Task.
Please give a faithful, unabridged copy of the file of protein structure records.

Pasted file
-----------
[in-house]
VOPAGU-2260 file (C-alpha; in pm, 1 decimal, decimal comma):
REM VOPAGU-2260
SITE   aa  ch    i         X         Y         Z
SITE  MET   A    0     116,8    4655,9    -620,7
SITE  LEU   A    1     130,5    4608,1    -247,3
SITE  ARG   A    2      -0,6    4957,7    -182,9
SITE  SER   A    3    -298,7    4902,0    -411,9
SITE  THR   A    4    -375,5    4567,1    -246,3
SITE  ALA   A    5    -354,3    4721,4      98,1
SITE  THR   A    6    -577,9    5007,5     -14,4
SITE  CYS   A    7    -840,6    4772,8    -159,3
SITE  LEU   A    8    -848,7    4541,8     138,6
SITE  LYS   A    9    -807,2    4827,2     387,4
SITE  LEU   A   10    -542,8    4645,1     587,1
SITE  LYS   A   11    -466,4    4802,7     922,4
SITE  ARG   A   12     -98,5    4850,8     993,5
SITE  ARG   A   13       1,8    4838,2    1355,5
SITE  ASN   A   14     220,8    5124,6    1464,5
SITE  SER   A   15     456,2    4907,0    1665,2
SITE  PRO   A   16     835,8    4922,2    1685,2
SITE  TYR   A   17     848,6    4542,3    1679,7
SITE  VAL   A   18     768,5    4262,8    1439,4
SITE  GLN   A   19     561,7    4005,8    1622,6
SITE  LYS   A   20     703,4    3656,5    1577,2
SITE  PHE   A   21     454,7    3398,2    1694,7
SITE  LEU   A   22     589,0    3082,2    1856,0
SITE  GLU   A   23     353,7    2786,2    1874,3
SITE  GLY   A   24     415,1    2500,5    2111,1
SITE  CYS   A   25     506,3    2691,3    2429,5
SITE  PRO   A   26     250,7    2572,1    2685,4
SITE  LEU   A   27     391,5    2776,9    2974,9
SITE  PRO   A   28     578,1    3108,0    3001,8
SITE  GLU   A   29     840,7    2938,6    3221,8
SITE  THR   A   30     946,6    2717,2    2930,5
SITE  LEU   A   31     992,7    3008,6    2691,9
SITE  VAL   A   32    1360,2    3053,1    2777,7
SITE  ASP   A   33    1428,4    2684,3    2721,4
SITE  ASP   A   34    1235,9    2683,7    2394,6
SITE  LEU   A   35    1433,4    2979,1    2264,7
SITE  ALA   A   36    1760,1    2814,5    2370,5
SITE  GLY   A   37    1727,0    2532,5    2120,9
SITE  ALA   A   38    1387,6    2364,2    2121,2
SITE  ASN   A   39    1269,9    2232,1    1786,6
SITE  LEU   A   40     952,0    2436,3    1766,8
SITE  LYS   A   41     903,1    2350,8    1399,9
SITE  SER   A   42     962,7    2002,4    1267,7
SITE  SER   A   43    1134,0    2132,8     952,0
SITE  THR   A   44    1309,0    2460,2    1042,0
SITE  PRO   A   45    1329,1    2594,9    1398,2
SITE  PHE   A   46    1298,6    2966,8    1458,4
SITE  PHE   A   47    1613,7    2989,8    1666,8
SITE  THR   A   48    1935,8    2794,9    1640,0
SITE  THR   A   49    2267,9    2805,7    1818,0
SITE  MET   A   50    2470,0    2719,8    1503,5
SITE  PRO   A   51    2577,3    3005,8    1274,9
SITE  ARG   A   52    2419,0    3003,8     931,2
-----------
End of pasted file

[in-house]
VOPAGU-2260 file (C-alpha; in pm, 1 decimal, decimal comma):
REM VOPAGU-2260
SITE   aa  ch    i         X         Y         Z
SITE  MET   A    0     116,8    4655,9    -620,7
SITE  LEU   A    1     130,5    4608,1    -247,3
SITE  ARG   A    2      -0,6    4957,7    -182,9
SITE  SER   A    3    -298,7    4902,0    -411,9
SITE  THR   A    4    -375,5    4567,1    -246,3
SITE  ALA   A    5    -354,3    4721,4      98,1
SITE  THR   A    6    -577,9    5007,5     -14,4
SITE  CYS   A    7    -840,6    4772,8    -159,3
SITE  LEU   A    8    -848,7    4541,8     138,6
SITE  LYS   A    9    -807,2    4827,2     387,4
SITE  LEU   A   10    -542,8    4645,1     587,1
SITE  LYS   A   11    -466,4    4802,7     922,4
SITE  ARG   A   12     -98,5    4850,8     993,5
SITE  ARG   A   13       1,8    4838,2    1355,5
SITE  ASN   A   14     220,8    5124,6    1464,5
SITE  SER   A   15     456,2    4907,0    1665,2
SITE  PRO   A   16     835,8    4922,2    1685,2
SITE  TYR   A   17     848,6    4542,3    1679,7
SITE  VAL   A   18     768,5    4262,8    1439,4
SITE  GLN   A   19     561,7    4005,8    1622,6
SITE  LYS   A   20     703,4    3656,5    1577,2
SITE  PHE   A   21     454,7    3398,2    1694,7
SITE  LEU   A   22     589,0    3082,2    1856,0
SITE  GLU   A   23     353,7    2786,2    1874,3
SITE  GLY   A   24     415,1    2500,5    2111,1
SITE  CYS   A   25     506,3    2691,3    2429,5
SITE  PRO   A   26     250,7    2572,1    2685,4
SITE  LEU   A   27     391,5    2776,9    2974,9
SITE  PRO   A   28     578,1    3108,0    3001,8
SITE  GLU   A   29     840,7    2938,6    3221,8
SITE  THR   A   30     946,6    2717,2    2930,5
SITE  LEU   A   31     992,7    3008,6    2691,9
SITE  VAL   A   32    1360,2    3053,1    2777,7
SITE  ASP   A   33    1428,4    2684,3    2721,4
SITE  ASP   A   34    1235,9    2683,7    2394,6
SITE  LEU   A   35    1433,4    2979,1    2264,7
SITE  ALA   A   36    1760,1    2814,5    2370,5
SITE  GLY   A   37    1727,0    2532,5    2120,9
SITE  ALA   A   38    1387,6    2364,2    2121,2
SITE  ASN   A   39    1269,9    2232,1    1786,6
SITE  LEU   A   40     952,0    2436,3    1766,8
SITE  LYS   A   41     903,1    2350,8    1399,9
SITE  SER   A   42     962,7    2002,4    1267,7
SITE  SER   A   43    1134,0    2132,8     952,0
SITE  THR   A   44    1309,0    2460,2    1042,0
SITE  PRO   A   45    1329,1    2594,9    1398,2
SITE  PHE   A   46    1298,6    2966,8    1458,4
SITE  PHE   A   47    1613,7    2989,8    1666,8
SITE  THR   A   48    1935,8    2794,9    1640,0
SITE  THR   A   49    2267,9    2805,7    1818,0
SITE  MET   A   50    2470,0    2719,8    1503,5
SITE  PRO   A   51    2577,3    3005,8    1274,9
SITE  ARG   A   52    2419,0    3003,8     931,2